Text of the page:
Bassuk to Refi 9 Maxx Properties with $140M
- Jun 11, 2014
Using a special HUD program, The Bassuk Organization, Inc. has completed the first phase of a refinancing program for nine multi-family properties owned by Maxx Properties that resulted in $140 million in refinancing proceeds for the Harrison, N.Y.-based company.
Maxx Properties was so pleased with the results that TBO, a New York real estate finance intermediary and advisory firm, is moving forward with a second phase of the refinancing program.
“We believe it is unlikely that a program of this scope could have been successfully completed by any other financial intermediary with whom we previously had experience, and we look forward to continuing work with TBO in the years ahead,” Rick Wiener, CEO of Maxx Properties, said in a joint news release.
Richard Bassuk, president of TBO & CEO of Greystone Bassuk Group, said Maxx Properties came to TBO in 2012 asking it to analyze its portfolio and suggest refinancing and enhancement strategies. Maxx Properties is a 77-year-old family-run owner and manager of multi-family communities in seven states -Arizona, Maryland, Nebraska, Colorado, New York, Nevada and Florida.
“They were looking to take advantage of the low interest rates that have existed and continue to exist and provide longer-term financing for their properties,” Bassuk told Commercial Property Executive.
Bassuk said TBO decided to use Section 223(f), a program from the U.S. Department of Housing and Urban Development that allows borrowers to refinance existing HUD mortgages based on rents they plan to charge after renovations to their properties rather than existing rents.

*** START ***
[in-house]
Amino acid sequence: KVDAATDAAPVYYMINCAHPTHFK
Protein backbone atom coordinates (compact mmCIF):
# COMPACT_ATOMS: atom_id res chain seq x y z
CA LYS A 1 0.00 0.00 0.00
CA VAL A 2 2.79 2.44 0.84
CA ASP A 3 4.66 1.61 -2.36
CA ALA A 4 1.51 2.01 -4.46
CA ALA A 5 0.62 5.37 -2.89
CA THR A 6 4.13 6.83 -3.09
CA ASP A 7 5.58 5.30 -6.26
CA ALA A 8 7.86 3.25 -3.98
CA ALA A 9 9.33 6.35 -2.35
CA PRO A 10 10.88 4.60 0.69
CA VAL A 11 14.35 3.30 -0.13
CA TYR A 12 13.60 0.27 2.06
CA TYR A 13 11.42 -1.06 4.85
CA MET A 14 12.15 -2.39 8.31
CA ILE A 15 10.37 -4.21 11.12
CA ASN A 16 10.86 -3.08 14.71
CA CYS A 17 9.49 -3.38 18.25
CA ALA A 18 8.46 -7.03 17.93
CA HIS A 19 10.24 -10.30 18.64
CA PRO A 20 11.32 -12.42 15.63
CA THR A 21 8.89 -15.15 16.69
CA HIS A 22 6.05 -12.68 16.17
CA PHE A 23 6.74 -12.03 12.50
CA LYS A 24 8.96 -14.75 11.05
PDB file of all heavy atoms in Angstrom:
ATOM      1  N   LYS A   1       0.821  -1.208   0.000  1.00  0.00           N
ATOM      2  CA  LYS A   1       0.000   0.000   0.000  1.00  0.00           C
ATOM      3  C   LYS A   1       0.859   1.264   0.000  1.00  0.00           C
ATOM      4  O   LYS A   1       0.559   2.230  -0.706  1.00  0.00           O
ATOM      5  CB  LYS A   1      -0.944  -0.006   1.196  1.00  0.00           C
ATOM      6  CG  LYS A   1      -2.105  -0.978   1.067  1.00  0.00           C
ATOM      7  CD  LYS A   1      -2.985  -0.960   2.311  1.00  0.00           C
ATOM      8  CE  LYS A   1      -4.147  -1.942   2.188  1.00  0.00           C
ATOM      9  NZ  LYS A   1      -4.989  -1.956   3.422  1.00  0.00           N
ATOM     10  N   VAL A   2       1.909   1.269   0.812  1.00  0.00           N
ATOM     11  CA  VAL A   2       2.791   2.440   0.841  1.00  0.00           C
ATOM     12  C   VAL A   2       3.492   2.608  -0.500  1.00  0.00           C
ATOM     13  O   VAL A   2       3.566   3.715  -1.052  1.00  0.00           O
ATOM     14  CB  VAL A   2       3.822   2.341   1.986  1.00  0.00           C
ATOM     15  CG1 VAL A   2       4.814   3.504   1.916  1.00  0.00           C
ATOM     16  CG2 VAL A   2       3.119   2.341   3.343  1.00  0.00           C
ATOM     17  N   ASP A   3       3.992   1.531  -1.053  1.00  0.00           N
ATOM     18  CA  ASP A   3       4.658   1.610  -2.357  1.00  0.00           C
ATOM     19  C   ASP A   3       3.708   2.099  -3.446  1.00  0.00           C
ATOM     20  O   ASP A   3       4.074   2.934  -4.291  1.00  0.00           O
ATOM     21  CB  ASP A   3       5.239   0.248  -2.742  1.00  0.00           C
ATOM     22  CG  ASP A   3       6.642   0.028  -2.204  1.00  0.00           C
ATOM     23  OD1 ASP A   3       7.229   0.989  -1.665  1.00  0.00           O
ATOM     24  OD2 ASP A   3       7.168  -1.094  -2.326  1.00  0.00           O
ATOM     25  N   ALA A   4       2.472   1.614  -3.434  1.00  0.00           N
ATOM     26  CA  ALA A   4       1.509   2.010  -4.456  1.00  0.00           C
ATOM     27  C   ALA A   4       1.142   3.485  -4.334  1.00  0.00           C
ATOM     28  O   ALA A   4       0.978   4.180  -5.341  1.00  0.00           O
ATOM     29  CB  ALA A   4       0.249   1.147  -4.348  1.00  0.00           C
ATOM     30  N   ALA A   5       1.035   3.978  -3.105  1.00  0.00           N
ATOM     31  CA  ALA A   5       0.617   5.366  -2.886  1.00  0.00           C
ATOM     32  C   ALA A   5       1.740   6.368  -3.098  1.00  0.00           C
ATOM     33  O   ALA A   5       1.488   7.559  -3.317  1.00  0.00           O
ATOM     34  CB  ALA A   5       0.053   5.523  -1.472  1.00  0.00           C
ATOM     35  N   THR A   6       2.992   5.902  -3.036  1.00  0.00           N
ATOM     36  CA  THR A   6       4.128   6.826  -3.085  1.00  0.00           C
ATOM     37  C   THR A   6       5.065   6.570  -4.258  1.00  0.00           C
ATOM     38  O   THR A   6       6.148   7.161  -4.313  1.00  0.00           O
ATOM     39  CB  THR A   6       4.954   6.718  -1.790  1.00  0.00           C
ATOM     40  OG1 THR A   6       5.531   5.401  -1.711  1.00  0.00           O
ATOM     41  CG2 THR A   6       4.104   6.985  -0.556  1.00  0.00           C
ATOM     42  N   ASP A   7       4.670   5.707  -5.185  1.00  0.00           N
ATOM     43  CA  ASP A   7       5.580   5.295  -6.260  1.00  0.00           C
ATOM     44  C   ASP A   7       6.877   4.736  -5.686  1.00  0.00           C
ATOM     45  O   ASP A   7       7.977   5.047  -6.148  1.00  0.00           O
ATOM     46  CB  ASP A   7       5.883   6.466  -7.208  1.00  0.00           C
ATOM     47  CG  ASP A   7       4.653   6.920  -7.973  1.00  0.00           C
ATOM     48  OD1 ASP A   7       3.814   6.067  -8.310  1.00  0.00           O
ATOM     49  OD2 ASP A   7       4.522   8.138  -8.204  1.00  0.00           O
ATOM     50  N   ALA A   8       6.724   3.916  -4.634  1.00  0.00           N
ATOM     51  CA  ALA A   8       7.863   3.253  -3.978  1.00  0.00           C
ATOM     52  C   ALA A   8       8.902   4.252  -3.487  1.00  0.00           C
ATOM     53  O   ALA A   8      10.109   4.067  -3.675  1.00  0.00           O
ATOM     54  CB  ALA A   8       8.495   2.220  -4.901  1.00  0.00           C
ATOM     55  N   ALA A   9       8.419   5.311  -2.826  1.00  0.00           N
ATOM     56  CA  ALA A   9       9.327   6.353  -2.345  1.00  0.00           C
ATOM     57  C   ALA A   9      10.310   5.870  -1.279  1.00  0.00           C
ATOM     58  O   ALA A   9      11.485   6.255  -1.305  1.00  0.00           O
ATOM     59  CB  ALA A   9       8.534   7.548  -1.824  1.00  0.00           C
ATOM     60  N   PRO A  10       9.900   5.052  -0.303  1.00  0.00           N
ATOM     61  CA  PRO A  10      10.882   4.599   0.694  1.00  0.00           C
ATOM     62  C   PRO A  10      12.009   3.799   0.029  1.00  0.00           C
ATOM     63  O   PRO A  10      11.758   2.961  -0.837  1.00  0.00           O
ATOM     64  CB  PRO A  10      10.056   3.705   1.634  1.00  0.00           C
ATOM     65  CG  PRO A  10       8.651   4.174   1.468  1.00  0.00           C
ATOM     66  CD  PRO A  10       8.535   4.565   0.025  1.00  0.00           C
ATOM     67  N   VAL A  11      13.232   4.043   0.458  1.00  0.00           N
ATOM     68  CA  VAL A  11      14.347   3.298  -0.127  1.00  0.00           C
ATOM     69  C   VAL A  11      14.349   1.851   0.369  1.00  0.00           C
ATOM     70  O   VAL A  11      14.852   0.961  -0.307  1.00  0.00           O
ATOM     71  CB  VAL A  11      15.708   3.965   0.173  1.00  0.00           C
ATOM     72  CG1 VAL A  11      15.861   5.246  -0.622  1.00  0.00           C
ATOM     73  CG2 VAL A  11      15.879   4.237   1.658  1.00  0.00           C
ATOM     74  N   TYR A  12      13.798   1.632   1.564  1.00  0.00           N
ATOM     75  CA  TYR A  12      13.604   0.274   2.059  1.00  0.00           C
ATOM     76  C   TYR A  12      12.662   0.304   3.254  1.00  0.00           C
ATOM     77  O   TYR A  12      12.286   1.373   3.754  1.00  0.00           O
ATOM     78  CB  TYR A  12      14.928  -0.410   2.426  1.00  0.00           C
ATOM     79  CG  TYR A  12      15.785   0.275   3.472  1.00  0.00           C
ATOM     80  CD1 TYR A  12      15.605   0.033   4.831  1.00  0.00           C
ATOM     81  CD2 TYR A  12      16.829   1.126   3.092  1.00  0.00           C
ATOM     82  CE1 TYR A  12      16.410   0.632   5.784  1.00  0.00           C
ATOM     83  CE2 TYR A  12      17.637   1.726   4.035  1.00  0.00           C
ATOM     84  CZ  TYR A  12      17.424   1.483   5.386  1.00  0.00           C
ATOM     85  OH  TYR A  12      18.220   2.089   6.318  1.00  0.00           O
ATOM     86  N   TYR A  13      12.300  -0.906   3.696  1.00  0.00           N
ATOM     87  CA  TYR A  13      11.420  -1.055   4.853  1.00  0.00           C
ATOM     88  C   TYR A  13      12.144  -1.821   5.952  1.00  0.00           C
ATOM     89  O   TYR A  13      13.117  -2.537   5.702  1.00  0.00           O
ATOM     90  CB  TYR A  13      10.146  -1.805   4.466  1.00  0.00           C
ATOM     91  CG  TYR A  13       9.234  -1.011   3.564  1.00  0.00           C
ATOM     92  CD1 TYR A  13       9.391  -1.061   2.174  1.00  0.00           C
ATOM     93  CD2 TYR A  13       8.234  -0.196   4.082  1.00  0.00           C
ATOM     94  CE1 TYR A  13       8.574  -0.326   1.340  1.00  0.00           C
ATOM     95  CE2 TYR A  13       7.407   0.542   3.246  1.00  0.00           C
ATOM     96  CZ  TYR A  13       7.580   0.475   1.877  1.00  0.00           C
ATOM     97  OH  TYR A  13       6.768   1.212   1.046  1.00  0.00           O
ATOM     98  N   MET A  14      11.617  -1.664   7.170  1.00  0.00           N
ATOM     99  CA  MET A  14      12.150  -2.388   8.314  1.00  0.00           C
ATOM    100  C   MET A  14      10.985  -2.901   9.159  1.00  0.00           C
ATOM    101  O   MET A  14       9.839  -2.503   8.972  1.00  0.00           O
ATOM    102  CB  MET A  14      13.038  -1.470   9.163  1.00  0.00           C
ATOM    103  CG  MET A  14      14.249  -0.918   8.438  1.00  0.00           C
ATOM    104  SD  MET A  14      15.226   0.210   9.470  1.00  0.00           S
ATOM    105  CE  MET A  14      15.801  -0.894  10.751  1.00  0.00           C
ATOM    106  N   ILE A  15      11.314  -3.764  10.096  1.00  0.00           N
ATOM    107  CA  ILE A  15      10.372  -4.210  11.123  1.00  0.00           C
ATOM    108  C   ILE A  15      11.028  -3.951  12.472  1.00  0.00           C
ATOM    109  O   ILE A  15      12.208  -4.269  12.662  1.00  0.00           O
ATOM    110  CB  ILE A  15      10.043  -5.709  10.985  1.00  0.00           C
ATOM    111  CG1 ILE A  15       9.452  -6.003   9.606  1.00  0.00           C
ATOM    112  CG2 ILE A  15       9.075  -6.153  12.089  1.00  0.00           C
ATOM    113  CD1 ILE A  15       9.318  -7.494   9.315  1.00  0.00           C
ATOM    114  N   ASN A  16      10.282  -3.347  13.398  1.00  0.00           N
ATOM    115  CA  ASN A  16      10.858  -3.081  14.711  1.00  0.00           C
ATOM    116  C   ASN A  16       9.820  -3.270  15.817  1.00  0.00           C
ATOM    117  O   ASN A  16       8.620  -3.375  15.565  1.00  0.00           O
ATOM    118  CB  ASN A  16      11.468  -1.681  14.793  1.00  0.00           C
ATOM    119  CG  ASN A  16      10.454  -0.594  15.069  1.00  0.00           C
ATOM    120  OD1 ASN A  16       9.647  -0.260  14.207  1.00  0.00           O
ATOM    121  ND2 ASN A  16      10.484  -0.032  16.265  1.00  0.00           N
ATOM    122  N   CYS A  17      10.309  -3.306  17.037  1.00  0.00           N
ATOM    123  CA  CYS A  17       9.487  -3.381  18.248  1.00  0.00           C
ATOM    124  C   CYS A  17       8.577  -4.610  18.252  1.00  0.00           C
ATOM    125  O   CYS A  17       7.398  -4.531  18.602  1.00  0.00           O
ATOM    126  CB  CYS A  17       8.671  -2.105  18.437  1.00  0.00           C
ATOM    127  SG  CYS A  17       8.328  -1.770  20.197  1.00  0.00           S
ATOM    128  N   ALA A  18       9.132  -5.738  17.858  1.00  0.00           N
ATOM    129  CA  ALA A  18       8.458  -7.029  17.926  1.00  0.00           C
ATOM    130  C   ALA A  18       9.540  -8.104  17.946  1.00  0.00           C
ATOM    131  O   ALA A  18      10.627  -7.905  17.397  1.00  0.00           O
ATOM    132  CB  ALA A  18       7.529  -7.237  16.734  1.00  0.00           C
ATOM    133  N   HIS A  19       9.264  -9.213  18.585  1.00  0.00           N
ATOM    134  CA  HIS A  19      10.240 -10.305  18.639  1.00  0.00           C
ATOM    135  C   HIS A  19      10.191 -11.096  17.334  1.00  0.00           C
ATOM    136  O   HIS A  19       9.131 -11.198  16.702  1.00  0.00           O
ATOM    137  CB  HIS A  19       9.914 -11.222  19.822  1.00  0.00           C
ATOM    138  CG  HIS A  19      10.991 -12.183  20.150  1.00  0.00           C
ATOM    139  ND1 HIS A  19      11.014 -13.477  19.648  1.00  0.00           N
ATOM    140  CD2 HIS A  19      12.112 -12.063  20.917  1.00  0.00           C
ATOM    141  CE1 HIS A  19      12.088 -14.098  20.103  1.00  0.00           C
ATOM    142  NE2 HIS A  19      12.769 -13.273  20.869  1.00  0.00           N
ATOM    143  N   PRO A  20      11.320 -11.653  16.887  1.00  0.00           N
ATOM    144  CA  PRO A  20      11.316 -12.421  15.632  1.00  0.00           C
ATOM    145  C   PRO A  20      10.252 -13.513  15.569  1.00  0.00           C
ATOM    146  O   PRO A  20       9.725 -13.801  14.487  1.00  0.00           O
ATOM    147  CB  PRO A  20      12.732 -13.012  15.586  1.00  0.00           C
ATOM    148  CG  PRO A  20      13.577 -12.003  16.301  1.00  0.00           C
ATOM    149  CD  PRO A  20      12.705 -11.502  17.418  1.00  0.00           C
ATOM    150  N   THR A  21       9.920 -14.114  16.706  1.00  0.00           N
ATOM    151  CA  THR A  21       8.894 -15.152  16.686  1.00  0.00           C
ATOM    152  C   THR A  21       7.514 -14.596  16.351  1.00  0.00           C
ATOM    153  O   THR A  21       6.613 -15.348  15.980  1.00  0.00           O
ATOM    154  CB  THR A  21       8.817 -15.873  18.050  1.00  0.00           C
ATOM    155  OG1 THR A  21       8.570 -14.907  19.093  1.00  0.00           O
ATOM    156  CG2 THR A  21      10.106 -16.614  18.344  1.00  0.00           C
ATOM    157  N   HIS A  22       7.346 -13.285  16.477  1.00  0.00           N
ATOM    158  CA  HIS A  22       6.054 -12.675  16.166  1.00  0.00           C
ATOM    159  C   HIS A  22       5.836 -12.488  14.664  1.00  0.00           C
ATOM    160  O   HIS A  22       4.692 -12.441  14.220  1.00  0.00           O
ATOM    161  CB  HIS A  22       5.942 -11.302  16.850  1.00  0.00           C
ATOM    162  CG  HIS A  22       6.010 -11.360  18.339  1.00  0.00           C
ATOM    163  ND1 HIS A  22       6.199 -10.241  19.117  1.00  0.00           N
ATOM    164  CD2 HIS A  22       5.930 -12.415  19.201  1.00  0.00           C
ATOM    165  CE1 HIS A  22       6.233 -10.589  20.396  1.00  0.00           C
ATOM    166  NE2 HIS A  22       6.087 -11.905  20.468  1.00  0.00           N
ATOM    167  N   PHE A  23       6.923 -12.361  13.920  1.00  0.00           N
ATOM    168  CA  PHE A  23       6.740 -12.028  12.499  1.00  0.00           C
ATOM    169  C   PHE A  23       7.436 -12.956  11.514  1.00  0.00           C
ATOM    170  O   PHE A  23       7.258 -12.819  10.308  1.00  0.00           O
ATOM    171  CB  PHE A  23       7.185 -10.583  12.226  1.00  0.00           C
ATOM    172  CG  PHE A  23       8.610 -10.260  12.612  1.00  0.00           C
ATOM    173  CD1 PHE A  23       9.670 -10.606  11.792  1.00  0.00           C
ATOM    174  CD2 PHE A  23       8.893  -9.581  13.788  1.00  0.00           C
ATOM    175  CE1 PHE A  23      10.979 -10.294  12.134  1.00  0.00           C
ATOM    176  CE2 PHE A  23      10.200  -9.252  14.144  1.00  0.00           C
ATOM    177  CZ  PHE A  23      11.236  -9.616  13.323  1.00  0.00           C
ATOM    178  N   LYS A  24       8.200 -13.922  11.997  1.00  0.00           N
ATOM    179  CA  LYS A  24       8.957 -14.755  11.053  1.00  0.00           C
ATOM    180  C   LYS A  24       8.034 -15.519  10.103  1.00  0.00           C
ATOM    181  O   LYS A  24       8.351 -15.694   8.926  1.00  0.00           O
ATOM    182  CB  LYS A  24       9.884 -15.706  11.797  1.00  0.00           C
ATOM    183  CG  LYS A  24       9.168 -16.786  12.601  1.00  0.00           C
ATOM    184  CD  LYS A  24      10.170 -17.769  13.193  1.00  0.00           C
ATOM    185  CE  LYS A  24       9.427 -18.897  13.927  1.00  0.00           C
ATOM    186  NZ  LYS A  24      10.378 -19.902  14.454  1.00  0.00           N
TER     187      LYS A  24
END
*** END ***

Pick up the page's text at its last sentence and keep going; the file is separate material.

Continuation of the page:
“It’s different than any other lending institution in the United States. Everyone else looks at the present rates,” he said.
TBO advised Maxx Properties to begin renovating its Denver portfolio. Bassuk described Denver as a “very strong market” where rents have been increasing.
Many multi-family borrowers have used the 223(f) program. HUD said it issued mortgages totaling $7.7 billion for 740 projects with 126,388 units in 2013. But Bassuk said he believes Maxx Properties may be the first to use it on a large portfolio.
“To my knowledge, that hadn’t been done before,” he told CPE.
Bassuk said they were able to lock in mortgage rates in the 4 percent range for 35 years. He said seven of the refinanced loans were for Denver apartment communities and two were for Nebraska properties.
For phase two, Bassuk said they are also planning on refinancing more Denver properties and several other markets that have not been selected yet. He expects to have phase two “completed or largely underway” by the end of 2014. Bassuk said refinancing proceeds from the second phase should also be about $140 million for Maxx Properties. He said they have “built in an interest rate cushion” but doesn’t expect interest rates to rise too much higher than 4 percent.
Bassuk said Maxx Properties was a good candidate for the strategy because it was a large company with the “financial wherewithal” that had a strong executive team.
Keith Halperin, counsel to Maxx Properties, credited Bassuk for suggesting it to the company.
“This ingenious refinancing program was conceived by Mr. Bassuk and enabled Maxx to eliminate deferred maintenance, renovate apartments to a high standard, and realize substantial project proceeds utilizing the HUD program and the low level of interest rates,” Halperin said in the news release.